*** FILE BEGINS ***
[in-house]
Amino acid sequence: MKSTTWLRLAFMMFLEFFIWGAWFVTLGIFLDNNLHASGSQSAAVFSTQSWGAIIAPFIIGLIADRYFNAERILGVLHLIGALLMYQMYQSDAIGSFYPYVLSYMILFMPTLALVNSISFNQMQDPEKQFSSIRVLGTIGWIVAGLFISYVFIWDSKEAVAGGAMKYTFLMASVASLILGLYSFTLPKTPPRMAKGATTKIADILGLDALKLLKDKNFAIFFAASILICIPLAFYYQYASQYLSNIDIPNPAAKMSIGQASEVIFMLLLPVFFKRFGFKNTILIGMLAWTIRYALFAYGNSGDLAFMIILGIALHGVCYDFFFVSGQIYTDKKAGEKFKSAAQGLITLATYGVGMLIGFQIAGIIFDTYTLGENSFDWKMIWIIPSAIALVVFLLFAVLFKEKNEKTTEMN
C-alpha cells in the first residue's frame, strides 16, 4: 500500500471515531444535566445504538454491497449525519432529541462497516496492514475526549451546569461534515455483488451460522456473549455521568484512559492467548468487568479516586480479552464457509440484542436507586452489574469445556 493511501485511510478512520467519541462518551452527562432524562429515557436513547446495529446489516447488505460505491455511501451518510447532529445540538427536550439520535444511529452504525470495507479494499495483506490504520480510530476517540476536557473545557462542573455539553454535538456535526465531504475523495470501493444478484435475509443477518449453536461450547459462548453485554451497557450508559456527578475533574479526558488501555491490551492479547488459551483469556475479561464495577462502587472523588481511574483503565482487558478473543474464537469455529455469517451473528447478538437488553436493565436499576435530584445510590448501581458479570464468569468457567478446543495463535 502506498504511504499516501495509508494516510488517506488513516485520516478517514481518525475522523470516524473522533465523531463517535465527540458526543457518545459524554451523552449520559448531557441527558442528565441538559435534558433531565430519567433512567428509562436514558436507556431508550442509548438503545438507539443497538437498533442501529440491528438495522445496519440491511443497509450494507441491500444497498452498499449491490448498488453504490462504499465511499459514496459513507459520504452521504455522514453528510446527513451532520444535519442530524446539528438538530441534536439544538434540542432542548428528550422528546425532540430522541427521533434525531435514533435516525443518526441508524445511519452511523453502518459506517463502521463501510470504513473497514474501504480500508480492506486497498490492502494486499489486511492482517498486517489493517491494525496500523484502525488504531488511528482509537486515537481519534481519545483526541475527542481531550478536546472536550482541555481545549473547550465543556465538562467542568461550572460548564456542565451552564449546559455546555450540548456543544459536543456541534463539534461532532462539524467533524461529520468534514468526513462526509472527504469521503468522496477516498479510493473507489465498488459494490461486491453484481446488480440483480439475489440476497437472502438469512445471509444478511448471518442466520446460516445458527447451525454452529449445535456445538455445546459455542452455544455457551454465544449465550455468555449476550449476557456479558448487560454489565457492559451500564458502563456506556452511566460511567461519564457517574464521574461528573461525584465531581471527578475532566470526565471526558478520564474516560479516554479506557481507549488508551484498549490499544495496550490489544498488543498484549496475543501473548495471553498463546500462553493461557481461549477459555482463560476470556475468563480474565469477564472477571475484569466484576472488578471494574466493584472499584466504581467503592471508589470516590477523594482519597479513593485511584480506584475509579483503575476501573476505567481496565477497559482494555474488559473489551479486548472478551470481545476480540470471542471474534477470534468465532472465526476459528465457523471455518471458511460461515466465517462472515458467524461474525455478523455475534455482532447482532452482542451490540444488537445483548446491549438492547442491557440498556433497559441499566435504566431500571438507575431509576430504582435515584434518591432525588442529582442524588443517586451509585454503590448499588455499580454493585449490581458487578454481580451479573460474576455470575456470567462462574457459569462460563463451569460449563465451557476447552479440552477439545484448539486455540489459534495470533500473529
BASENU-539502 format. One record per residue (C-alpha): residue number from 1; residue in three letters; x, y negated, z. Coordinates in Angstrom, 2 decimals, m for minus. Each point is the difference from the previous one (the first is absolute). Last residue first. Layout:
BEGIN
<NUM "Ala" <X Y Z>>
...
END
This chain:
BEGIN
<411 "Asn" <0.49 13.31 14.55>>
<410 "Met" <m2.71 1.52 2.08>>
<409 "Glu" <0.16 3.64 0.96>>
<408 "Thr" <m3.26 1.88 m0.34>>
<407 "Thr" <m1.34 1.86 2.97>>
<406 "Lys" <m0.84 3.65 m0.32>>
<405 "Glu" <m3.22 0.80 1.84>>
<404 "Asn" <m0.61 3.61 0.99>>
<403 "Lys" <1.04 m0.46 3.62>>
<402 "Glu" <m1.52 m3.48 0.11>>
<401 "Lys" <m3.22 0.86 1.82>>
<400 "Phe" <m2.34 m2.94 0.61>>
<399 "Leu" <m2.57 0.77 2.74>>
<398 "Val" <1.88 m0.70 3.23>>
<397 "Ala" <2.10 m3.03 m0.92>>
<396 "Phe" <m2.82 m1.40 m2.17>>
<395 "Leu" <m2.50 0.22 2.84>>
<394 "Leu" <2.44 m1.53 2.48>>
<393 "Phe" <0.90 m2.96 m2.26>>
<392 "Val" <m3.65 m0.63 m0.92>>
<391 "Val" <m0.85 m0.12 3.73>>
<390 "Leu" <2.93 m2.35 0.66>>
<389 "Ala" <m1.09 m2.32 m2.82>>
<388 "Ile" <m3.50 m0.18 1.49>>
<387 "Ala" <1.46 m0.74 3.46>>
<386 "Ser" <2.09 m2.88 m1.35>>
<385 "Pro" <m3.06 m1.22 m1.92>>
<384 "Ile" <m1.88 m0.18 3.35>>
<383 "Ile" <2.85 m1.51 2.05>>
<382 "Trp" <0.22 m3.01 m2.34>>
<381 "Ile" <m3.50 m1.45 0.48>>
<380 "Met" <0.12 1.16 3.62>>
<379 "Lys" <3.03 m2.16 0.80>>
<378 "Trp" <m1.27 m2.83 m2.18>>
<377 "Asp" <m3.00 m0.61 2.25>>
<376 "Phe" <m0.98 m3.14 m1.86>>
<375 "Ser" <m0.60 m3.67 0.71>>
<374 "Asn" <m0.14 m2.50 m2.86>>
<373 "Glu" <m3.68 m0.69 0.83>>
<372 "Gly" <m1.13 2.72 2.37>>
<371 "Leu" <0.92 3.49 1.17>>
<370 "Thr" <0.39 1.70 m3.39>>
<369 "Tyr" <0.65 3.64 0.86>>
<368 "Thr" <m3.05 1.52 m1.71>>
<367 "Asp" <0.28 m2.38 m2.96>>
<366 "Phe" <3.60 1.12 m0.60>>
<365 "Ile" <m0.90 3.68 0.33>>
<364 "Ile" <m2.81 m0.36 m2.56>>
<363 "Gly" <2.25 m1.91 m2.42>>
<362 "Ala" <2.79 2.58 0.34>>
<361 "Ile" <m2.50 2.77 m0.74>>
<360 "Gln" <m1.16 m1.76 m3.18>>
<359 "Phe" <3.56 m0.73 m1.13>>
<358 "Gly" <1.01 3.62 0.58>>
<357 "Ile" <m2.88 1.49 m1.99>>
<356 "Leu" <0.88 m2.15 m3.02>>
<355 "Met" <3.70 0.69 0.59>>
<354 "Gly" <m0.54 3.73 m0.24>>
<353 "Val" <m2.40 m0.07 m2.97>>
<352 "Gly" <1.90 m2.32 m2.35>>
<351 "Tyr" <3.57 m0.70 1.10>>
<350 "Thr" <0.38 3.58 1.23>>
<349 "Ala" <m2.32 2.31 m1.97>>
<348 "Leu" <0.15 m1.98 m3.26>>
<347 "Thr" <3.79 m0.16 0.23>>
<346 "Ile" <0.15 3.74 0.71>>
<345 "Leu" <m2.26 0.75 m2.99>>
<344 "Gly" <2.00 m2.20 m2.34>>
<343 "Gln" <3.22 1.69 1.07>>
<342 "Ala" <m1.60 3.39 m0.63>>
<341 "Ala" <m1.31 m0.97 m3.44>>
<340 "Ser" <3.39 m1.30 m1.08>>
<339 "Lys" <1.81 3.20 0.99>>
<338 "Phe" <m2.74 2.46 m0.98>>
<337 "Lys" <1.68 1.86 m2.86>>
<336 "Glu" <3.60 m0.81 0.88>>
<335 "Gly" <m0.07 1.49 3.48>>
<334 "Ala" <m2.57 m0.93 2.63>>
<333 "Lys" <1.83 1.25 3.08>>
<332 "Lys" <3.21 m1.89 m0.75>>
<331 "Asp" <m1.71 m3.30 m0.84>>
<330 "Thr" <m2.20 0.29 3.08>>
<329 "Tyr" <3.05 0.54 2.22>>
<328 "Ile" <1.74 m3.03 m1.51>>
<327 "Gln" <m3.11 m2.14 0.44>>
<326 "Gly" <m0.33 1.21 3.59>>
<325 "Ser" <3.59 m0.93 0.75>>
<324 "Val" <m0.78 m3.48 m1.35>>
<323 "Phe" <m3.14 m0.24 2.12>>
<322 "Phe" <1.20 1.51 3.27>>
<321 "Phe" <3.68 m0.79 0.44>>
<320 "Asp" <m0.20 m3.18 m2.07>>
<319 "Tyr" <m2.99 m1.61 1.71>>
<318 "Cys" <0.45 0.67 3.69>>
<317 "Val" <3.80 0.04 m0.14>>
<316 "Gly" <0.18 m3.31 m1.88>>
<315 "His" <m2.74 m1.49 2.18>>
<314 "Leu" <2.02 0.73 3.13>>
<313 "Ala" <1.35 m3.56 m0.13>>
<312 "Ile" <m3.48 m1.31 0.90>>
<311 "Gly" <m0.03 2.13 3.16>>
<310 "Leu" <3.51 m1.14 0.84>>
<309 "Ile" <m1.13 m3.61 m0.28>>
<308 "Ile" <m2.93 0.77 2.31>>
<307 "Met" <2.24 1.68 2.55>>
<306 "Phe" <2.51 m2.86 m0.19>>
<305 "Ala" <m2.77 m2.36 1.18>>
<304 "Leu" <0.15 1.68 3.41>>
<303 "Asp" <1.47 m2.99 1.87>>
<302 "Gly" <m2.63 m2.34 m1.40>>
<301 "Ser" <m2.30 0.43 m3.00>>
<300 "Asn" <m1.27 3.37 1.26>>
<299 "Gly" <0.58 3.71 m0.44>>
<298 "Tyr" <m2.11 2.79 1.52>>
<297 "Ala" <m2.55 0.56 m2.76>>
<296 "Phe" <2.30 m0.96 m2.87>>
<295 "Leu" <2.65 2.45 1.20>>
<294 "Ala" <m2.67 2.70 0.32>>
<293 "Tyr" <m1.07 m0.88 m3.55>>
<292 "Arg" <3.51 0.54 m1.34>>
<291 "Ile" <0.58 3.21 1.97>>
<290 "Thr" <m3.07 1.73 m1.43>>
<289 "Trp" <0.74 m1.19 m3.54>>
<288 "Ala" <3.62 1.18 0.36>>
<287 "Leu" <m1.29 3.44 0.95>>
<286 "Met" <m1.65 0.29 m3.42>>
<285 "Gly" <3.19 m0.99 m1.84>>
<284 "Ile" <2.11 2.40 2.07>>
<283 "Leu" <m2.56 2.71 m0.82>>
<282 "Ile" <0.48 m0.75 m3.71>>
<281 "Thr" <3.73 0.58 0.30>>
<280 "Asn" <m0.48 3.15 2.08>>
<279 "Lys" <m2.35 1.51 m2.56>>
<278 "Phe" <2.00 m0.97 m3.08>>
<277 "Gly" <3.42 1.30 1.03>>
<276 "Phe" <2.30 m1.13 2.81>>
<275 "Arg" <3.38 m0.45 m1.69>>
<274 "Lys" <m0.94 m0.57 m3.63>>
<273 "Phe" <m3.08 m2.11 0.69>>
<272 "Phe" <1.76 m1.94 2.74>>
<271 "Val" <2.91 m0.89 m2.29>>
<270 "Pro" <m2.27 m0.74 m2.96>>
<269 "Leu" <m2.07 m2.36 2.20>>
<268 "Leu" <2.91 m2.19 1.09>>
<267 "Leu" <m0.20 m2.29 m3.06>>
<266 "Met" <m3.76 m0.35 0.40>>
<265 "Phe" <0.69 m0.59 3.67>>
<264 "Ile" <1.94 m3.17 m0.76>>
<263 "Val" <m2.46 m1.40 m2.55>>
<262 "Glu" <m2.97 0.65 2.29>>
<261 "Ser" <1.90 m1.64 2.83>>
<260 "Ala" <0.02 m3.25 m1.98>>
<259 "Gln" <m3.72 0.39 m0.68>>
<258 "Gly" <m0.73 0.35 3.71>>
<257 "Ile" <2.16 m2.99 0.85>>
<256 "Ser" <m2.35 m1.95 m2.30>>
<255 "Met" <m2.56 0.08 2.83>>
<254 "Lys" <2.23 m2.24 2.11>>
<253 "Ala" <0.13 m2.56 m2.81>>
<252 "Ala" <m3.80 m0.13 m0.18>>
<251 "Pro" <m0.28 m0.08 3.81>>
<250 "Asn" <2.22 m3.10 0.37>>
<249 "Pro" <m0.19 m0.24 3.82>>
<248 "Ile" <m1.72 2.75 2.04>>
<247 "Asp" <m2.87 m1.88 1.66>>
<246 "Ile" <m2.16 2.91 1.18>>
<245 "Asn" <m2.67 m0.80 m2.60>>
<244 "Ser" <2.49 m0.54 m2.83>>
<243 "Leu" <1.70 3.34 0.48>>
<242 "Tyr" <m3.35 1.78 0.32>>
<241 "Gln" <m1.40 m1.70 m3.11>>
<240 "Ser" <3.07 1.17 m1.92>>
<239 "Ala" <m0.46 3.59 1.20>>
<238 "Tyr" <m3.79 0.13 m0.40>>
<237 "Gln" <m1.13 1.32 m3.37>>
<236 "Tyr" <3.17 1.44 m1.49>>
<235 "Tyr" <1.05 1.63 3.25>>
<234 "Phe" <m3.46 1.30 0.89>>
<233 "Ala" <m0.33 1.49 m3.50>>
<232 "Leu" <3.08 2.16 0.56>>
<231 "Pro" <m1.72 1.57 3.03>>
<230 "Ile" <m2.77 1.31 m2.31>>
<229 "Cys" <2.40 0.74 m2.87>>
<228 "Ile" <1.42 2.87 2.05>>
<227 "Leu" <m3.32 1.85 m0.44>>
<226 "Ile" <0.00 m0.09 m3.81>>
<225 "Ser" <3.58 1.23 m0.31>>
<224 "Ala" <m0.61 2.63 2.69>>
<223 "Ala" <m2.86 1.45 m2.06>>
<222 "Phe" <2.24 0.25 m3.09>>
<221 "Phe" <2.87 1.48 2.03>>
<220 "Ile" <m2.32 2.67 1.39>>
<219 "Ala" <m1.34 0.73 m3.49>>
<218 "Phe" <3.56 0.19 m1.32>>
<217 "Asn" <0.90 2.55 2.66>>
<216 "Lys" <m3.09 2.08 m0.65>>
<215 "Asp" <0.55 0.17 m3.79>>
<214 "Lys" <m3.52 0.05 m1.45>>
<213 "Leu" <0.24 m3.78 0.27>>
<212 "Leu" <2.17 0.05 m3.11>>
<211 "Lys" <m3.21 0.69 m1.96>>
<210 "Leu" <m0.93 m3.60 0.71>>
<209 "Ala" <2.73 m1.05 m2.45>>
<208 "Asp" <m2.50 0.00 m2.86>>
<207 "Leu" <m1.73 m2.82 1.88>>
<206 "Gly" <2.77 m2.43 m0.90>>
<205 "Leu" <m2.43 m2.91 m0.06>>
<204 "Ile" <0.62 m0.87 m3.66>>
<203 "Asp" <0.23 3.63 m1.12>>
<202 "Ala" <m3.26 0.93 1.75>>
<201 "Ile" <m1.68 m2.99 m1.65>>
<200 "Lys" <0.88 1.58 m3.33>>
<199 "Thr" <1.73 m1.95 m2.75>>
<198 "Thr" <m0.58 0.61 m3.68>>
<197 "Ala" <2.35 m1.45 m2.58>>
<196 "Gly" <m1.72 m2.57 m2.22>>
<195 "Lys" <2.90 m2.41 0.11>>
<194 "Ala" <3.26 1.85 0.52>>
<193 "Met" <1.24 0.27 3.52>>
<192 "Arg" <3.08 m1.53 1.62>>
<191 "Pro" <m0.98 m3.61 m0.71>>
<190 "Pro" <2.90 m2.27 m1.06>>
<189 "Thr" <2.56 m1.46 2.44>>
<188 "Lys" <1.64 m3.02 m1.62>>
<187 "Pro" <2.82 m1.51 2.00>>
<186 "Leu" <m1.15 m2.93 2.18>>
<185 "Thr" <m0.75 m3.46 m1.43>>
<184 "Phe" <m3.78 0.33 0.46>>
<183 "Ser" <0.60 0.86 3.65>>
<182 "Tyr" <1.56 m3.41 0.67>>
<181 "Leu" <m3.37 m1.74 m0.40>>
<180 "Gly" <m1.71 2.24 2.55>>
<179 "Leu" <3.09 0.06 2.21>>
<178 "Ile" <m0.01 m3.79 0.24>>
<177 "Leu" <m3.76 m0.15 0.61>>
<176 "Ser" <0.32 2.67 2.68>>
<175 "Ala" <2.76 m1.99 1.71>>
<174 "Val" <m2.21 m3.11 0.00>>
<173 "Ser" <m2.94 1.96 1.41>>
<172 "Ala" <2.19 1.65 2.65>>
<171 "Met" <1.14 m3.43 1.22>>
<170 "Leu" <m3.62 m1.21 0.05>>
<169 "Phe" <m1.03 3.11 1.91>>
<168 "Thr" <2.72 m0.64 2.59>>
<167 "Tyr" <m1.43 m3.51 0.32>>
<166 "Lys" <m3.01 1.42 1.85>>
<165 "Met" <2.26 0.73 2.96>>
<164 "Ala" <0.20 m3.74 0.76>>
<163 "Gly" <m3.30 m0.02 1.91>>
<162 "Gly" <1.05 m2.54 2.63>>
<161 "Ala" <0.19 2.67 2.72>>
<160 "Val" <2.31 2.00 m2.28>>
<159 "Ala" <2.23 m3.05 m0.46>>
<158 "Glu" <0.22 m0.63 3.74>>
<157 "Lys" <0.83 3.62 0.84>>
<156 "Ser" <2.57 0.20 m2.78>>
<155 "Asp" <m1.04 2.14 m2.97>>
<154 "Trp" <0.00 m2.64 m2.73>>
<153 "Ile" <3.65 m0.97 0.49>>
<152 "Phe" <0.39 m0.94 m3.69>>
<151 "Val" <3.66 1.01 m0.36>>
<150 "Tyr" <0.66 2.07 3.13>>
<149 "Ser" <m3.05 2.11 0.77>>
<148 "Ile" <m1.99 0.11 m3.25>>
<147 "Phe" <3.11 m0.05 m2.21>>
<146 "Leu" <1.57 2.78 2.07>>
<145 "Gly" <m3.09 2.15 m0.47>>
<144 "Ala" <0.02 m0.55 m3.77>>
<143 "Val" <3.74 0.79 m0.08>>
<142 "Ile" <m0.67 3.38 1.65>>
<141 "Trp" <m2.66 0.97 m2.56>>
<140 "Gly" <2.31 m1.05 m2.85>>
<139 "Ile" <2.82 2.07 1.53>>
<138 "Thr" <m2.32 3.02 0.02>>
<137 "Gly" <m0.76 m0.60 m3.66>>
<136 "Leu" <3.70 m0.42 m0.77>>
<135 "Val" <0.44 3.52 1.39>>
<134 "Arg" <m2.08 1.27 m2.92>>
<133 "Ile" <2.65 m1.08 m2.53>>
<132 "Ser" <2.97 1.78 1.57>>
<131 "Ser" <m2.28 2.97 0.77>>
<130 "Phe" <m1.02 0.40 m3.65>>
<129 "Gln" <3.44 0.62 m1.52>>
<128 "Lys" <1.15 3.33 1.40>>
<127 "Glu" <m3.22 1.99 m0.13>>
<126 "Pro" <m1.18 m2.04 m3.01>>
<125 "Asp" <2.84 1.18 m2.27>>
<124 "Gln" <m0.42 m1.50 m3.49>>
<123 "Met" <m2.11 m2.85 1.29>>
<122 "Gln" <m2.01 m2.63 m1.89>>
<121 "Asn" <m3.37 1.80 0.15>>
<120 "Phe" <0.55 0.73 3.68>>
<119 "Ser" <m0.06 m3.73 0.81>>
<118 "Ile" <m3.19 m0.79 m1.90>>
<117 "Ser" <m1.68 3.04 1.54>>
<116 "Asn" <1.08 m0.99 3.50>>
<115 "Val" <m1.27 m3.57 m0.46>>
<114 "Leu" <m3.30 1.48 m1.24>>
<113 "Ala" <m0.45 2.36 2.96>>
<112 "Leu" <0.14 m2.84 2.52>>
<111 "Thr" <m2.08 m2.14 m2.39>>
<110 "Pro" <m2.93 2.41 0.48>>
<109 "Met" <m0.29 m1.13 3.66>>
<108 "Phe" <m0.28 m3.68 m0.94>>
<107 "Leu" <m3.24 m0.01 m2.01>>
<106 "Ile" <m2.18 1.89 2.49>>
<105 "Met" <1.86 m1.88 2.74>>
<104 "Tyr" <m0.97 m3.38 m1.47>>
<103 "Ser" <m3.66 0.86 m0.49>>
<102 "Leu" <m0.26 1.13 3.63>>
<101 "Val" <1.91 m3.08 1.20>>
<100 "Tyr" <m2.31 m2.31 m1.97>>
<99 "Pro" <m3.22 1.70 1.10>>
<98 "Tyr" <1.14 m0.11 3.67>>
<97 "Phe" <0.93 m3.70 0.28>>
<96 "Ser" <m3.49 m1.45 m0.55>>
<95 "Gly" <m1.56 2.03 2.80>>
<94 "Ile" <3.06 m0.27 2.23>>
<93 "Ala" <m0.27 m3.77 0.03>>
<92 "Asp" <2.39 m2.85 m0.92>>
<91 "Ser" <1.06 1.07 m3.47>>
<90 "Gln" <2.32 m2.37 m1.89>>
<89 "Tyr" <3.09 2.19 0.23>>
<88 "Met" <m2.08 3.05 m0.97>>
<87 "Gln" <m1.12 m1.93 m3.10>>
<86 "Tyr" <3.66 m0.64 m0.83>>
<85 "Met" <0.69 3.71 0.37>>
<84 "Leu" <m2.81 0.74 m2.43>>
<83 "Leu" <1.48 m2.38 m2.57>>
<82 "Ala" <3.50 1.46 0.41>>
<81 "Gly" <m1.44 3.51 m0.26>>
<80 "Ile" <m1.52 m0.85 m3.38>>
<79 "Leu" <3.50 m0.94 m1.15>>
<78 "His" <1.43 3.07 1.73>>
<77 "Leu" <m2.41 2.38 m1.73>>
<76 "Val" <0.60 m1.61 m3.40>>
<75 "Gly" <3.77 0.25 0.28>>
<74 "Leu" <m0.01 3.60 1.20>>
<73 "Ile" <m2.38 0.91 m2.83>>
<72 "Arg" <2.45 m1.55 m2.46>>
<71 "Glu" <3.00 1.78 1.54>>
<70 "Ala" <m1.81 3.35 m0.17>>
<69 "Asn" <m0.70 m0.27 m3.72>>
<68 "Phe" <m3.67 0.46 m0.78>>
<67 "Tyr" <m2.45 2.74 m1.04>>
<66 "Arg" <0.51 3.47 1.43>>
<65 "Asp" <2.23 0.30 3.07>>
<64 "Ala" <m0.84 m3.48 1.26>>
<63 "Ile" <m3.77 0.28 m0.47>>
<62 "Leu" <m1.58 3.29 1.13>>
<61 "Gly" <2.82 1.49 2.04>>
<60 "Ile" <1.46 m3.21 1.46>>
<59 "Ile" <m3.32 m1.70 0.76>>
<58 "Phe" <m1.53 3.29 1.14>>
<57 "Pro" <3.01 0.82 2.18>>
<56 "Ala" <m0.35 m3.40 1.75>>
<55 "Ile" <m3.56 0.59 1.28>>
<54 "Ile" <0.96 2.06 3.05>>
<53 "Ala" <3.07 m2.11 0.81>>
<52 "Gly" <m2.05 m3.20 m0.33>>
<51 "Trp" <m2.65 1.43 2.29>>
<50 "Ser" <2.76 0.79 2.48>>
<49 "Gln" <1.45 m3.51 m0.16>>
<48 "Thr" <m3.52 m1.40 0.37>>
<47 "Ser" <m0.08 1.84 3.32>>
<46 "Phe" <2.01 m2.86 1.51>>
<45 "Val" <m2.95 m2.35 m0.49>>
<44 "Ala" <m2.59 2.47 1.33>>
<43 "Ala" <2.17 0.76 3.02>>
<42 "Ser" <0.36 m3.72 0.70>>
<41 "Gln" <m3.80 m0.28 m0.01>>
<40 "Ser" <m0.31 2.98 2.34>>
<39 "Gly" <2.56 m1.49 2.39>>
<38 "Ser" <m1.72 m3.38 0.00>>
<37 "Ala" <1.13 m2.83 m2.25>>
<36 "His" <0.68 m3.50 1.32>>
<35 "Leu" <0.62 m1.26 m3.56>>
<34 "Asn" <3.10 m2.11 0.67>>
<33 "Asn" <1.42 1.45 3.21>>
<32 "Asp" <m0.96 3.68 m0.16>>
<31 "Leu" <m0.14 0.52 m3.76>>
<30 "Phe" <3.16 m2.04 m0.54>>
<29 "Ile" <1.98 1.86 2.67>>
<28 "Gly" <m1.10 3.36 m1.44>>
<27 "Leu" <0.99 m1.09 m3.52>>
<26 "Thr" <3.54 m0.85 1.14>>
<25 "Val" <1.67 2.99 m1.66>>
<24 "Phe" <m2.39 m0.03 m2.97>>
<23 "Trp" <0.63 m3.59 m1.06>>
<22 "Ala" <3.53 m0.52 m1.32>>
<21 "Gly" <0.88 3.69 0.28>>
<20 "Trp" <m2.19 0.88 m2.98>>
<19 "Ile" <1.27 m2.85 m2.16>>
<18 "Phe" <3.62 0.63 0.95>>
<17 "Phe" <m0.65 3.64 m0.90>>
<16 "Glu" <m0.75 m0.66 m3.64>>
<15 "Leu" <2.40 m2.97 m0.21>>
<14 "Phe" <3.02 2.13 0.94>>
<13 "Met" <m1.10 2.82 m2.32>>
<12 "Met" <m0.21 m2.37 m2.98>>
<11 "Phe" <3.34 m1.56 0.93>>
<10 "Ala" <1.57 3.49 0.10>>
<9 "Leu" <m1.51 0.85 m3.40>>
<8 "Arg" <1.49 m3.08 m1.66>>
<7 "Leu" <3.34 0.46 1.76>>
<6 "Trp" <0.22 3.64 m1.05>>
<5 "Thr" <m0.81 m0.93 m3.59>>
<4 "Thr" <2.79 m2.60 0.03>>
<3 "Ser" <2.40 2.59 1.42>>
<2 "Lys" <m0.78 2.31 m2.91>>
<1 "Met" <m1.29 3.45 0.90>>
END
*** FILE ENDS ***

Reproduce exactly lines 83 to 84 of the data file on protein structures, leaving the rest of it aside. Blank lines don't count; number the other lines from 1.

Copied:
<339 "Lys" <1.81 3.20 0.99>>
<338 "Phe" <m2.74 2.46 m0.98>>